Today I reap the benefits of my own laziness and procrastination, by reclaiming from the trunk of Sam’s car a sweater I tried to donate to Goodwill in 2009. Huzzah!
Working from the ground up:
- Lazy puppy turning her back to the camera! (Actually watching Sam to see if he’s going to bring her a treat before we leave for work)
- Brown leather riding boots, Born, ca. 2007. Yay! Welcome back boots, welcome back struggling to zip them over my SUPER MUSCULAR calves.
- Brown tights. I recently did an inventory of my hosiery. I have four pairs of brown tights. Shrug. Oh, by the way, if like me you are on a constant quest for inexpensive jewel-toned tights, this is the time of year to find them at Meijer.
- Sleeveless orange dress, Old Navy, summer 2012. My favorite go-to base garment!
- New Look (I think) teal v-neck sweater with slightly puffy sleeves and fitted cuffs, summer 2007. I spent my senior year of college working on a massive research project about the Lindisfarne Gospels, which turned into a history of major libraries and librarians in England. As a graduation gift, my mom took me to England and we visited all of the sites I had studied. It was amazing. She bought me this top at a boutique in Durham, where the Lindisfarne Gospels stayed for many years, and where St. Cuthbert rests to this day. It (the sweater, not the manuscript) is made of a really soft, fine knit that holds its shape really well.
So why, you might ask, did I try to give away a flattering top in one of my favorite colors, which also happens to be a souvenir from one of my most treasured experiences?
I will tell you: pure spite.
Back in 2009, Sam and I had been married just a couple of months. We were living in a perfectly sufficient apartment that I hated beyond all reason (“I hate this wall! I hate this patch of carpet! I hate these cinder blocks!”), and we were trying to figure out all kinds of things having to do with sharing your life and your space FOREVER UNTIL THE DAY YOU DIE with this stranger, who until now you would have sworn was your favorite person on the earth.
The stakes just felt so high. Dinner wasn’t just dinner, it was setting a precedent for how we would shop and cook and eat every meal FOR THE REST OF OUR LIVES.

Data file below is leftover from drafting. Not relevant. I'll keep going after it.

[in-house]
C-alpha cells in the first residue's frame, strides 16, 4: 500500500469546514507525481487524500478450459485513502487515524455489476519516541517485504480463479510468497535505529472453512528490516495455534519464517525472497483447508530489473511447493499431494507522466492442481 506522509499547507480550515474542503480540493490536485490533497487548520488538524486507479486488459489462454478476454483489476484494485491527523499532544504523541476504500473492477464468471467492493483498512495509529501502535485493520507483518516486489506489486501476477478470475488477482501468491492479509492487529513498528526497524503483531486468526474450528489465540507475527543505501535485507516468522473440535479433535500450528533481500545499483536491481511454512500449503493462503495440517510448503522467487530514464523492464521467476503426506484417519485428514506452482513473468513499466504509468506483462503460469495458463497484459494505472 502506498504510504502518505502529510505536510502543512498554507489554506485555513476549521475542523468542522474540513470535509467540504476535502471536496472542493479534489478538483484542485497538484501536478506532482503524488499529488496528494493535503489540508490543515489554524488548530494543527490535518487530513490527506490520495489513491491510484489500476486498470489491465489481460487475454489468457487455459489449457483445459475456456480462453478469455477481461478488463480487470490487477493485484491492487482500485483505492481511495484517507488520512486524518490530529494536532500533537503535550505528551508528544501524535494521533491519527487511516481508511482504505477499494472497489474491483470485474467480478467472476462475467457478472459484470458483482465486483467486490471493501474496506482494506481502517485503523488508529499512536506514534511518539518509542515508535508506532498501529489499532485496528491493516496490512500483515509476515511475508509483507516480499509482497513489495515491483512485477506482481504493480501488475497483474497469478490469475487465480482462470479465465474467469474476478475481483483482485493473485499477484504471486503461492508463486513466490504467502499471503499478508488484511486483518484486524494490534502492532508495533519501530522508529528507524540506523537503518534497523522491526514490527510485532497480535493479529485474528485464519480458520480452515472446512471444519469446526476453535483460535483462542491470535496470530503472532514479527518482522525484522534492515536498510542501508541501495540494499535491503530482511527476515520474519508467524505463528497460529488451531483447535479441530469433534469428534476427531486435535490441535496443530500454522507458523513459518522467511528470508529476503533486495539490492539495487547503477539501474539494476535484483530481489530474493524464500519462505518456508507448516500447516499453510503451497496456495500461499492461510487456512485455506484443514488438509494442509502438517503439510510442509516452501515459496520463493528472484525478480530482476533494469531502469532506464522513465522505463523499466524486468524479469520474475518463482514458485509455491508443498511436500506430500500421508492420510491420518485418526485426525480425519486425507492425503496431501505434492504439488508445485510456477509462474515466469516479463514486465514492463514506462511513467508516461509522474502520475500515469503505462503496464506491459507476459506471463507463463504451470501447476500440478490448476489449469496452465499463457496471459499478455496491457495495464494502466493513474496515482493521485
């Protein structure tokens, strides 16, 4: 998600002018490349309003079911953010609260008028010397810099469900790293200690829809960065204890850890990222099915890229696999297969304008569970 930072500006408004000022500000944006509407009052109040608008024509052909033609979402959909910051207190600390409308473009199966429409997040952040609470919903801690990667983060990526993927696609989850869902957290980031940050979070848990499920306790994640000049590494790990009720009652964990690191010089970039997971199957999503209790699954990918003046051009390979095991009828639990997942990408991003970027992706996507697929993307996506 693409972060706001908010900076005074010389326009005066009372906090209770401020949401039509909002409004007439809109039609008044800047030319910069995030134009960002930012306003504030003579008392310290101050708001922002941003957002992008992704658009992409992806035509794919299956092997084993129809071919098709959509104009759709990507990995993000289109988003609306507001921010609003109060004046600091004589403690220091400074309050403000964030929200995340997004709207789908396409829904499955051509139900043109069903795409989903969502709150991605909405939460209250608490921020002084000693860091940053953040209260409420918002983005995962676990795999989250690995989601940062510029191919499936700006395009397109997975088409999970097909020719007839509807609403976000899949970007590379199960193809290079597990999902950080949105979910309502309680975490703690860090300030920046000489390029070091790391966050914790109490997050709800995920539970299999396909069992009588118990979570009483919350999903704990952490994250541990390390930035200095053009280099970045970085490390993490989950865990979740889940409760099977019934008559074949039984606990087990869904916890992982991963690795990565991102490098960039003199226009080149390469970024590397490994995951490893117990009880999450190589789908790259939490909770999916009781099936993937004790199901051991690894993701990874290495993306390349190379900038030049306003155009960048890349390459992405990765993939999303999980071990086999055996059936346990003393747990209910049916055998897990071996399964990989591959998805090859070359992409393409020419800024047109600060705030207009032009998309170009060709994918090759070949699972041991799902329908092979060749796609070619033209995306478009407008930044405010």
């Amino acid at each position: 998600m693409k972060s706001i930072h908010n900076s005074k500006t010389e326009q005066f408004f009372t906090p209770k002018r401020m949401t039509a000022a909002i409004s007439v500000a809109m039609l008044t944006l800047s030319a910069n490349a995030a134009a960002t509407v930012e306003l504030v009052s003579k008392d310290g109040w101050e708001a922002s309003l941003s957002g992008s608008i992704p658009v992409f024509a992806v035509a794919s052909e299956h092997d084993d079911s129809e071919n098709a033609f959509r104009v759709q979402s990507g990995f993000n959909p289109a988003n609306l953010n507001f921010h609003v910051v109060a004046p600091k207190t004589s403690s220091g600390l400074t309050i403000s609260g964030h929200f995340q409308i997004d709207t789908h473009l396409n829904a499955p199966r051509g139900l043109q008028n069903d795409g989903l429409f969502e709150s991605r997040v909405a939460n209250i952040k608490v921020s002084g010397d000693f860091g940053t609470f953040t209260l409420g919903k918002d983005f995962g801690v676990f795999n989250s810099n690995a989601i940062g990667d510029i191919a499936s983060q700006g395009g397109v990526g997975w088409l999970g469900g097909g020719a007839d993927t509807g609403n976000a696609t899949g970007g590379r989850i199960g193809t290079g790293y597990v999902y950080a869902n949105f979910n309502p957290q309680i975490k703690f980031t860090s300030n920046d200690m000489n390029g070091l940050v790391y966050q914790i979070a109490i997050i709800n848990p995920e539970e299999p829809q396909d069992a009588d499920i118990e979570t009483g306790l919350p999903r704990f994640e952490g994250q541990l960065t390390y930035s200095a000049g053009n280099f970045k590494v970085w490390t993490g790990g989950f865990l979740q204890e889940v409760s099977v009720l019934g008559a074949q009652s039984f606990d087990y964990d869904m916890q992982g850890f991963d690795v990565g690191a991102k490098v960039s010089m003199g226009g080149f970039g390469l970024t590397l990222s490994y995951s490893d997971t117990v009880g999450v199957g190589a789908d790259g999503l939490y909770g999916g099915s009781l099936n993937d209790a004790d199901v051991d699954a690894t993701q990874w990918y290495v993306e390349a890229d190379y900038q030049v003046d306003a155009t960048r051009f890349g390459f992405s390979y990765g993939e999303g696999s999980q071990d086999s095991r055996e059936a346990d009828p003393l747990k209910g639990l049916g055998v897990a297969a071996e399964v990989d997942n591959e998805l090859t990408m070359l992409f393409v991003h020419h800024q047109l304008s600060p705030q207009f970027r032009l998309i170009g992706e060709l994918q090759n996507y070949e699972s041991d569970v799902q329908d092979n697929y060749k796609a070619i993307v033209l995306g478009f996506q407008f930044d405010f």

As you can imagine, laundry, too, was not just laundry but a boundary war. At least it felt that way to me.
Because he is a good-hearted, hardworking man who was raised by his parents to shoulder his share of the housework, and because he plays a lot of sports generating a lot of sweaty socks, Sam has always been very attentive about taking care of laundry. In the early days of our marriage, this sometimes included mine. Or at the very least, moving my stuff from one machine to another so he could carry on with his stuff.
And one dark, inevitable day, this sweater went into the dryer.
I perceived that it had shrunk, and I threw what we might generously call a hissy fit. In a storm of passive aggressive rage, I declared it forever unfit for the length and shape of my arms and torso and stuffed it into a bag of clothes to donate. This was a move that I grieved for years, and which had zero impact on Sam’s life except for five minutes of bewilderment and annoyance when it happened. So you could say the punishment fit the crime.
You could also say that I had control issues. And communication issues. (Former roommates of mine are now either laughing or crying hysterically). Sorting through these over the last several years has probably been the greatest gift of married life.
But what of the sweater? Well, the bag went into the trunk of Sam’s car and, as it happens, it stayed there until two weeks ago. (I would just like to state that for the record we have, in the last four years, successfully managed to donate many other bags of clothes and things that we didn’t need anymore. But for whatever reason–call it providence–this one was basically forgotten). I washed the sweater to freshen it up, let it air dry, and lo and behold, it is after all not ruined. And so I have sheepishly reclaimed it.
TL;DR? Keeping your laundry separate may save your sanity and your marriage. Also being spiteful and passive aggressive only hurts you and your own wardrobe.